“Most people want what they know, they are afraid to try something new,” says Carr. “Even though this is as old school as it comes, to a lot of people this is a new idea and we’re just trying to go back to go back to the roots of the way we did things before we were even around.” ...More »
Reel food: Food-focused films provide plenty to chew on
It’s always interesting to consider the messages served up by films that take a look at food in America — from how we meet the needs of the hungry to the nutritional value of what we eat. Thoughtful and often eye-opening, these films have plenty to say.
Food for everyone at the ‘Table’
“A Place at the Table” is a recent documentary about hunger in America.
Fifty million Americans, including one in four children, aren’t sure where their next meal is coming from. Due in major part to lingering damage from the Great Recession, those numbers have not abated. “Table” puts human faces — including a single mom and two grade school kids — on cold data. And the film puts the lie to popular beliefs about the problem of “food insecurity” in a country blessed with bountiful crops. ...More »
Barrel-making is an art: A look into how wine barrels are crafted by hand
Francis Durand has been making wine vessels for more than 25 years. He traveled to Minnesota from California to showcase his skill at a barrel-making and toasting demonstration for the Minnesota Grape Growers Association. 
   Durand is master cooper for Radoux USA. Radoux is a top cooperage in the world, based in France with a California outpost. Durand himself is French and started off as an assistant cooper at the firm’s French headquarters.   
Radoux USA creates 60 barrels per day, and its parent company pushes out 250 daily. While most are shipped in August, the cooperages work on the barrels year-round because otherwise they wouldn’t be able to keep up with demand. ...More »
Taking the first steps: How to prepare for longer runs and triathalons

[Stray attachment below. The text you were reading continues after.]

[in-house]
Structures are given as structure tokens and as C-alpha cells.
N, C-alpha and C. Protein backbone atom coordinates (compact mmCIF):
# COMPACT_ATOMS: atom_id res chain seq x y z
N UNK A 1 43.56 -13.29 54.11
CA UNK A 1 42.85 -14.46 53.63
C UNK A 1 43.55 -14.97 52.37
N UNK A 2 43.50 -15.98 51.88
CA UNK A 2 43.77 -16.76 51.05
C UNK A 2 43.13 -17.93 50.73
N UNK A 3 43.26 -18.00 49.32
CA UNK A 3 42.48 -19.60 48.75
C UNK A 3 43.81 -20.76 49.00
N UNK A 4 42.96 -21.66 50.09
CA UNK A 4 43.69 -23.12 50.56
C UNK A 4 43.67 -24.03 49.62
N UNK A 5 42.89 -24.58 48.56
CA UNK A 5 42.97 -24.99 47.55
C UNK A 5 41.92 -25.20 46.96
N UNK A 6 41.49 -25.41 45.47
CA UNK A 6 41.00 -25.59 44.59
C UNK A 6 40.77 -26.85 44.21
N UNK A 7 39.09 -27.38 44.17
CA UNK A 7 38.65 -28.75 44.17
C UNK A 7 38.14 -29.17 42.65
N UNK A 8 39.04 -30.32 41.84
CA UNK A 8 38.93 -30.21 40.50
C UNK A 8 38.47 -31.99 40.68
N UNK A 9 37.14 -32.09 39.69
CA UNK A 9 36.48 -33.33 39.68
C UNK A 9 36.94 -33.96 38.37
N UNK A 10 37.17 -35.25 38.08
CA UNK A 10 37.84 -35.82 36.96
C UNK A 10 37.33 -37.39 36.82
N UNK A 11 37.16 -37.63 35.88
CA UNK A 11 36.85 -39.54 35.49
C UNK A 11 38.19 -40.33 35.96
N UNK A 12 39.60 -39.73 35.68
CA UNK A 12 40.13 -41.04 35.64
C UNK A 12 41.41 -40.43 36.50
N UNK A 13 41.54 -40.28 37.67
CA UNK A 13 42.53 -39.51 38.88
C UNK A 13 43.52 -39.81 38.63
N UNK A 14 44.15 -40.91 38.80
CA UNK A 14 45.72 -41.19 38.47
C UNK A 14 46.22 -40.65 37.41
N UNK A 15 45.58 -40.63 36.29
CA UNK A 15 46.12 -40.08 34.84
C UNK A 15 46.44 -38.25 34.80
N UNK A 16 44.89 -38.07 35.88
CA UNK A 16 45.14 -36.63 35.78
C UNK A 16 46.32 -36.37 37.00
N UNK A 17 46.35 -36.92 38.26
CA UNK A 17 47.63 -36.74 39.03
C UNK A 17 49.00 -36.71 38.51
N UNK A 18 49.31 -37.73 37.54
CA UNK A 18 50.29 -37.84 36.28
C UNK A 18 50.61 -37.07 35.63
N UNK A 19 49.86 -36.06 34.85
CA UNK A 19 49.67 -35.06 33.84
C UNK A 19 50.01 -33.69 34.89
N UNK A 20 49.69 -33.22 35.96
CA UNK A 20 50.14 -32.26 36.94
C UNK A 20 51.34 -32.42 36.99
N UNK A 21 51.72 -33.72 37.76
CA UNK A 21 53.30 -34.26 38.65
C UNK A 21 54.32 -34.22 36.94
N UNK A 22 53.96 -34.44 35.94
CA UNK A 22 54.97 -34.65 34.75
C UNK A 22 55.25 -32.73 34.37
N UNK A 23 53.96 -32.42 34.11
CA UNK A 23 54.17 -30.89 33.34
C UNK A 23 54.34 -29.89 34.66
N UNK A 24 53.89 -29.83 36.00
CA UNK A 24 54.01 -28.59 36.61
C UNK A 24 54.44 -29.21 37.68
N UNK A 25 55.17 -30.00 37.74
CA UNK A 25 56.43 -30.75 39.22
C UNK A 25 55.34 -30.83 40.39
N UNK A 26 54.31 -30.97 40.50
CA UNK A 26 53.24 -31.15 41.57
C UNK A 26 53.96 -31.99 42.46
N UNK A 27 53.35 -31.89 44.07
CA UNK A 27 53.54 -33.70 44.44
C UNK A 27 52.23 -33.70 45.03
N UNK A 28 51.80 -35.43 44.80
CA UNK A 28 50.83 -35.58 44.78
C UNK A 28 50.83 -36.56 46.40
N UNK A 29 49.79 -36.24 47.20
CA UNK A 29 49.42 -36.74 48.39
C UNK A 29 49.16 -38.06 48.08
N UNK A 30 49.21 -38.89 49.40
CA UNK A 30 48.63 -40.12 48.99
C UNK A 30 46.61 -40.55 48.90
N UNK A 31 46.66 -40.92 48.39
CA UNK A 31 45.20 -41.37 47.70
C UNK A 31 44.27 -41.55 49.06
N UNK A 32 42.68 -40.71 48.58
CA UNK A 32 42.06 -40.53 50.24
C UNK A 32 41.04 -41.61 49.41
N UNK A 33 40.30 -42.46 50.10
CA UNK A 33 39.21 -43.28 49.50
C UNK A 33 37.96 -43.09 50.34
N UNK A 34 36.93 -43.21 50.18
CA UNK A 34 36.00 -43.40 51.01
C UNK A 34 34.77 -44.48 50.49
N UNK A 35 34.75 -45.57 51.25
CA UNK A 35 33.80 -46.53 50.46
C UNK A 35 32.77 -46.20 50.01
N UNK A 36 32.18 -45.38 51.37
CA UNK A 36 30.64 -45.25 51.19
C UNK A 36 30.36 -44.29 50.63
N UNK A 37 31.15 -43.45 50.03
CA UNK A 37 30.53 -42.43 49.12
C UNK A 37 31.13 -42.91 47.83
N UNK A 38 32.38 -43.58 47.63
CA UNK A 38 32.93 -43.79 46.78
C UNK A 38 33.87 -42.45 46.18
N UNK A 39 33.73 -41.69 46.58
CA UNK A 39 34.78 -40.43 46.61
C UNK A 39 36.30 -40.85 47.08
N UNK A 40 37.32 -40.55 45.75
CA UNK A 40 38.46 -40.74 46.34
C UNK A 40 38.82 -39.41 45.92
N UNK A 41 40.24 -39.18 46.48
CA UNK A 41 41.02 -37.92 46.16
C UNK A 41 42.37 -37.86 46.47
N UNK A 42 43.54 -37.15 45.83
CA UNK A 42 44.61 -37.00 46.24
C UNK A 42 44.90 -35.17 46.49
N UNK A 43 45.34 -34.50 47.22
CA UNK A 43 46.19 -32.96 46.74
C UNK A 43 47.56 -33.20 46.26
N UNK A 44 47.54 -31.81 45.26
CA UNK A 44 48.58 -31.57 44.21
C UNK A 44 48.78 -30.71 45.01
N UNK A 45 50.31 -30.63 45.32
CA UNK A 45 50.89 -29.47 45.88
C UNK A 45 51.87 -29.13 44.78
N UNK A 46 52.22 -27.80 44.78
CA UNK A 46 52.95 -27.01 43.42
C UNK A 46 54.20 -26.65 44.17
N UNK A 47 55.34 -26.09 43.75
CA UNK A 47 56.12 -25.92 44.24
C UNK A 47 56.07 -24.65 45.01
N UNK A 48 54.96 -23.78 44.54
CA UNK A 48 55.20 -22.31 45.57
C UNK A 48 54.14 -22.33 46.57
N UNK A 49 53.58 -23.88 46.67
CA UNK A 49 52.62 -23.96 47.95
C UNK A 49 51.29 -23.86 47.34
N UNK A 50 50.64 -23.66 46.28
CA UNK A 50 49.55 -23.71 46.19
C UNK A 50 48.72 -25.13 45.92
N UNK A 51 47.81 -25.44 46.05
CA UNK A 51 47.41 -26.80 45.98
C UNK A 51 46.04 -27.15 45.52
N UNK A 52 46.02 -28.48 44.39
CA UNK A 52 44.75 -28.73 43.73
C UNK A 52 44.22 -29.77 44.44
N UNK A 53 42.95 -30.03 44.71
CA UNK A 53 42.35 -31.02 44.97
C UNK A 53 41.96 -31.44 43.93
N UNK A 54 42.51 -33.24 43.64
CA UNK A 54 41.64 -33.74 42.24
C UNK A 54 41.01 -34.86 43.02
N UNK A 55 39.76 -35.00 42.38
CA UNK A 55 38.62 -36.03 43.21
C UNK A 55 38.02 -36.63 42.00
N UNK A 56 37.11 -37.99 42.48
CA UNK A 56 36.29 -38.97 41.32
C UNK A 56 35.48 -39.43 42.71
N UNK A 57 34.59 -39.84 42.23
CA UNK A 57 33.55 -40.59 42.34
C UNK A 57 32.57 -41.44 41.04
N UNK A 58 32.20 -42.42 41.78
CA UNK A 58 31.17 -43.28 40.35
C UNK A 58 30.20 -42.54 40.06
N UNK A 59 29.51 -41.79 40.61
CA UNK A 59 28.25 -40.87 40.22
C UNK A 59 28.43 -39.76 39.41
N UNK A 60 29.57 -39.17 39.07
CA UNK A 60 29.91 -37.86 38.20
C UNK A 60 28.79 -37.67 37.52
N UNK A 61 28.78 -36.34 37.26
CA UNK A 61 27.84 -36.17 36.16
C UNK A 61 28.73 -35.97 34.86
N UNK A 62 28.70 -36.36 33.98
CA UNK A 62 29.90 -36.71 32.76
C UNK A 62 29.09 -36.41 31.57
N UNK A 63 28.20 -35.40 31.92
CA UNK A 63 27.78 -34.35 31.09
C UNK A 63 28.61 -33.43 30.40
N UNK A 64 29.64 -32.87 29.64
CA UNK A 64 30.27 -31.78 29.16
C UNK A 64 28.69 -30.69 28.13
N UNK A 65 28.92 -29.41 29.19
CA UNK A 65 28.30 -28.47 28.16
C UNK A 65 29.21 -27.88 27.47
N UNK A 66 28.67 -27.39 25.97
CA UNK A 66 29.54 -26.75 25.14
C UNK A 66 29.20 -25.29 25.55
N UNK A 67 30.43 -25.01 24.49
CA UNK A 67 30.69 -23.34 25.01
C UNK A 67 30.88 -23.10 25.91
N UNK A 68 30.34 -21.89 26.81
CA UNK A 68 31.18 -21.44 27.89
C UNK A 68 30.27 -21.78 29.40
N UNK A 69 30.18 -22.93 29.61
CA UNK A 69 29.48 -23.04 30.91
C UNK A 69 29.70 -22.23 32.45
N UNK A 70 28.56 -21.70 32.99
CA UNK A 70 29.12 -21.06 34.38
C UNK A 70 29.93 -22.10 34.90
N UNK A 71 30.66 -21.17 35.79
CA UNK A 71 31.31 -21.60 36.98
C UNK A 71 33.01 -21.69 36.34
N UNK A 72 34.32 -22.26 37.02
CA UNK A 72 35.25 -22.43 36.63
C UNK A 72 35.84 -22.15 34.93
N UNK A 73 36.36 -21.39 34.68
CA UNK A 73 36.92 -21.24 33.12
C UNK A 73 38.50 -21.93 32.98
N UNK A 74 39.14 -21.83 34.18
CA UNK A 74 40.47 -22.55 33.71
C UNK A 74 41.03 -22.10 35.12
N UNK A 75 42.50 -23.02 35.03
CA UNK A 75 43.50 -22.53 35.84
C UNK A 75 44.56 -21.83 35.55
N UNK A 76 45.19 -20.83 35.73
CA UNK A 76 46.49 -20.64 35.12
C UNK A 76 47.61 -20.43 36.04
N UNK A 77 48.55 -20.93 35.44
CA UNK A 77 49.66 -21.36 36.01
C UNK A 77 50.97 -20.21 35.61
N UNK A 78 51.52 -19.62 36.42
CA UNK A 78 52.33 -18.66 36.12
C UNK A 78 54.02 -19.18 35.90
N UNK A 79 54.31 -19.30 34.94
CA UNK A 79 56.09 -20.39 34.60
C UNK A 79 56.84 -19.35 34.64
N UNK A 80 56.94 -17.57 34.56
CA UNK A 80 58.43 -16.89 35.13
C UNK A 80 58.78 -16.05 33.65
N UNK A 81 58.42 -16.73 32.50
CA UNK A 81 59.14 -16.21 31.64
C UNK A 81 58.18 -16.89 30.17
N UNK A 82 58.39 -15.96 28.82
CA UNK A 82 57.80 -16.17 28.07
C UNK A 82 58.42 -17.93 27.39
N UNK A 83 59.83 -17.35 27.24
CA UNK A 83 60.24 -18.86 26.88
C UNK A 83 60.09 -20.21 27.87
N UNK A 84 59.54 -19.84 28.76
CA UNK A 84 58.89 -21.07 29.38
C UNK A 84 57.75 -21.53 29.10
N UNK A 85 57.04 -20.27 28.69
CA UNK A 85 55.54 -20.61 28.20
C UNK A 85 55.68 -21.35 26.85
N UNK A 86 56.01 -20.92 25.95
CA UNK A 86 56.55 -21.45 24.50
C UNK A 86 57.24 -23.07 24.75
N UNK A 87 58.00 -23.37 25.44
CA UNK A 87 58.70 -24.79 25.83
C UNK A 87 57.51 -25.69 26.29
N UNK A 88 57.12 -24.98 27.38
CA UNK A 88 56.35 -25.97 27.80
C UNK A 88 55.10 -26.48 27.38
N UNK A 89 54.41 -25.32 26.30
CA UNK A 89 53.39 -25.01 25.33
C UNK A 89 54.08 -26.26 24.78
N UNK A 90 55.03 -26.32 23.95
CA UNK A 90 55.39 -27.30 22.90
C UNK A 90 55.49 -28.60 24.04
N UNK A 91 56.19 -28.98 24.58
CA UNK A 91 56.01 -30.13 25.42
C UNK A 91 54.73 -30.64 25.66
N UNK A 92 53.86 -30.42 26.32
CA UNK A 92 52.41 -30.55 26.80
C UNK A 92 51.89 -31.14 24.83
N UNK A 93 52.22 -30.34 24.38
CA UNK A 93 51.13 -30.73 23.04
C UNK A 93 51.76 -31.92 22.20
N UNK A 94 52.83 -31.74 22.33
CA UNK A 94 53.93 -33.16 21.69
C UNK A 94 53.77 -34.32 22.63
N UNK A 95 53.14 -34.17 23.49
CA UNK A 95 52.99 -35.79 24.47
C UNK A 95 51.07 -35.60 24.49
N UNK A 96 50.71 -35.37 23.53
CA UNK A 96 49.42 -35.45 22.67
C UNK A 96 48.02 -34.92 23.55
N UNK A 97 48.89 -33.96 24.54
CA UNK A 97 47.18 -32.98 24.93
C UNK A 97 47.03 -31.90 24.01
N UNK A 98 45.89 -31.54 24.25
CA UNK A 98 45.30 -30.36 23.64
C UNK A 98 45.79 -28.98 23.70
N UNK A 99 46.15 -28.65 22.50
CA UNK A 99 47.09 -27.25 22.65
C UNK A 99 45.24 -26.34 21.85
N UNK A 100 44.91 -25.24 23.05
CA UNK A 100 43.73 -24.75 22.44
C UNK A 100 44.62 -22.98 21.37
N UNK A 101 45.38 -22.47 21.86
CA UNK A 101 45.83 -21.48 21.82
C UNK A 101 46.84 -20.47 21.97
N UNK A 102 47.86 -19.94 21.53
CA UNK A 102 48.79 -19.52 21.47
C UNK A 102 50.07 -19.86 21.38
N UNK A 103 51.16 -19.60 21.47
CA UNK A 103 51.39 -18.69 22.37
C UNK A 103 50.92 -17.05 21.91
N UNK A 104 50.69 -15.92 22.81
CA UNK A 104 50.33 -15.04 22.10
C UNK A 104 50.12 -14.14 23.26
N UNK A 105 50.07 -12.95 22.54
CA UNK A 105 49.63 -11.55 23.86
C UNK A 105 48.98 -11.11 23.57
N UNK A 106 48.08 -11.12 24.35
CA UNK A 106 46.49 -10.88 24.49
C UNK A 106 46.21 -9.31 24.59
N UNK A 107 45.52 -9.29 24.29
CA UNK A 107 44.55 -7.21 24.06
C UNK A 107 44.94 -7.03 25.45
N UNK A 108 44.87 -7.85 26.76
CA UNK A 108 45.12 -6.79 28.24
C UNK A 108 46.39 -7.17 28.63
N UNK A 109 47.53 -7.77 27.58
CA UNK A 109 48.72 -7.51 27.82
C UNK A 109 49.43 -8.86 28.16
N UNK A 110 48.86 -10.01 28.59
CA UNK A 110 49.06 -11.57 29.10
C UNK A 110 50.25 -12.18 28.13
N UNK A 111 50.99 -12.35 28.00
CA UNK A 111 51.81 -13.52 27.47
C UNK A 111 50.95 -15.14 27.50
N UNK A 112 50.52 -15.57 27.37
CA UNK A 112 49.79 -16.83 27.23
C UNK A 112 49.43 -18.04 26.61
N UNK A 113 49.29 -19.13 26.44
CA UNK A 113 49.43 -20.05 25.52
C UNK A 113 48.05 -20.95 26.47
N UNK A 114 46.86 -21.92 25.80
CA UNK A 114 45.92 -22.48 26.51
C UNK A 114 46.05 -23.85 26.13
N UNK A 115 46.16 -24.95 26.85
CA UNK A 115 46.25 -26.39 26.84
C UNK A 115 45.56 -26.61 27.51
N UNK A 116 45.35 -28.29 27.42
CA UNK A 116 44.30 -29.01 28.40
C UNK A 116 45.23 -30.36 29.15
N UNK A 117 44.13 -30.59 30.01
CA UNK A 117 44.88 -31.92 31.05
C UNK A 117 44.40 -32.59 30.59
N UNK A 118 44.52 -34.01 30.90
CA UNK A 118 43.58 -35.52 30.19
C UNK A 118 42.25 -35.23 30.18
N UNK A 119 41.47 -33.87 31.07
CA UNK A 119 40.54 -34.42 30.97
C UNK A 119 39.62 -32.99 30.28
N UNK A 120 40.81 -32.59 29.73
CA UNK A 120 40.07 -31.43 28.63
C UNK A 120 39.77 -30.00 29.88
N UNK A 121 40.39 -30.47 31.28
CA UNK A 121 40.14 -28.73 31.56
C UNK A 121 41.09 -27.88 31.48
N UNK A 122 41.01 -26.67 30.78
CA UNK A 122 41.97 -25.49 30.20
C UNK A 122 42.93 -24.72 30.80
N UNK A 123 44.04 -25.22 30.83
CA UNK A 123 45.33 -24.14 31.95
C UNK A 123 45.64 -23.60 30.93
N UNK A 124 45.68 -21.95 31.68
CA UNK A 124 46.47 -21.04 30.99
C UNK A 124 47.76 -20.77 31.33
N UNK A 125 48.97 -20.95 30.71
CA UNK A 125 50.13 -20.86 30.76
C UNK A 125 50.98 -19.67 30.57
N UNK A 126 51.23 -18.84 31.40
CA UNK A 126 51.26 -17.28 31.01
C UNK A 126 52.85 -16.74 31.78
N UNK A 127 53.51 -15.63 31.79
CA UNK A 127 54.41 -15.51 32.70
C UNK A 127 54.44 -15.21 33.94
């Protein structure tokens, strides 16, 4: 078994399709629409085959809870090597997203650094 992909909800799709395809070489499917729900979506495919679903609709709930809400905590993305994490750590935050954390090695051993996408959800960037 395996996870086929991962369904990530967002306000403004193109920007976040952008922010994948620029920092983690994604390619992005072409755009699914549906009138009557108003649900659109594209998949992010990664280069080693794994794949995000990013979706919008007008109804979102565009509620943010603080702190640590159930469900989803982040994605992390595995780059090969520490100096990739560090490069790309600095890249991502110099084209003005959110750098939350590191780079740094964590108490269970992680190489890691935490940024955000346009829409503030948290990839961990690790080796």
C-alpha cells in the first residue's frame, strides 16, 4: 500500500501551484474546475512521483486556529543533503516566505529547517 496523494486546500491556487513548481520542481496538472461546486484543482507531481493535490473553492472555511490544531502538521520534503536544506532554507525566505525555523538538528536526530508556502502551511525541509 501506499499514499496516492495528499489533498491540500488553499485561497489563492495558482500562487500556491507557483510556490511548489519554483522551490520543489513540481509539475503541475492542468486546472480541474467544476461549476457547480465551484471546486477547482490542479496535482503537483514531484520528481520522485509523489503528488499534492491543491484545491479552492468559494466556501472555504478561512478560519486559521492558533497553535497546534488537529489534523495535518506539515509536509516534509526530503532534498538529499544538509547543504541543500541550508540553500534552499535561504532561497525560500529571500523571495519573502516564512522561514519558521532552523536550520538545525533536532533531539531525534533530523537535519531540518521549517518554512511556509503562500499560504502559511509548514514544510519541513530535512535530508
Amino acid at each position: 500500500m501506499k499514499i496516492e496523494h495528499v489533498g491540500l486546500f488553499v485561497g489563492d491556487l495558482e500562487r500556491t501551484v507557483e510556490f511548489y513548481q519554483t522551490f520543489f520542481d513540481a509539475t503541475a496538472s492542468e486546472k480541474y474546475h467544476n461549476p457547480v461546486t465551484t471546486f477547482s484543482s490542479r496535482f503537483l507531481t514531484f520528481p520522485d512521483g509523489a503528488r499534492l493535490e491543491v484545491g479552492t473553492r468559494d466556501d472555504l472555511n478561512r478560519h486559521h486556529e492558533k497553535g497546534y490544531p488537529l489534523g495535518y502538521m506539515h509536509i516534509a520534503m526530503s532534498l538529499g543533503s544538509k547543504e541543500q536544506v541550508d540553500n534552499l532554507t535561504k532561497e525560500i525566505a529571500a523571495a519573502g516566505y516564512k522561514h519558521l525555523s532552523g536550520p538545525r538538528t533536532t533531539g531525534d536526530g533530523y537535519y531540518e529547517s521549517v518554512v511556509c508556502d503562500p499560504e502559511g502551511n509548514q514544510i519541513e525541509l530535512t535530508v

In the first-ever marathon, Greek messenger Pheidippides ran from the Battle of Marathon to Athens to proclaim the Greek victory over the Persians. According to legend, he completed his first run of 26.2 miles, gave the good news, then collapsed and died on the spot.
Whether you plan to run a full marathon, half marathon, 10K or 5K race, or participate in a triathlon, the right training can help you avoid Pheidippides’ fate.
Evan Spee, manager at Running Room in Rochester, says there are ongoing classes at the store for runners no matter what distance they plan to attack. Currently, the classes for 5K races are ongoing. Classes for half or full marathons will be offered later in the summer. ...More »
Growing tall and strong: Fresh with Edge utilizes unique growing methods
It’s hard out there for a pioneer.
Not only is Fresh With Edge one of a few Minnesota companies growing plants using the burgeoning hydroponic and aquaponic methods, but it is doing so vertically and is one of only a handful of producers across the United States selling the plants live, unpicked at the farmers market.
    Chris and Lisa Lukenbill started Fresh With Edge in early 2013 hoping to contribute something toward the local, sustainable agriculture conversation.
“We wanted to find something more we could do to support local agriculture than just going to the farmers market; something where we could attempt to find or make our own market instead of trying to compete,” Chris Lukenbill says.
    Some friends knew a little about hydroponics and Chris learned enough from them to want to start researching the growing technique on his own. ...More »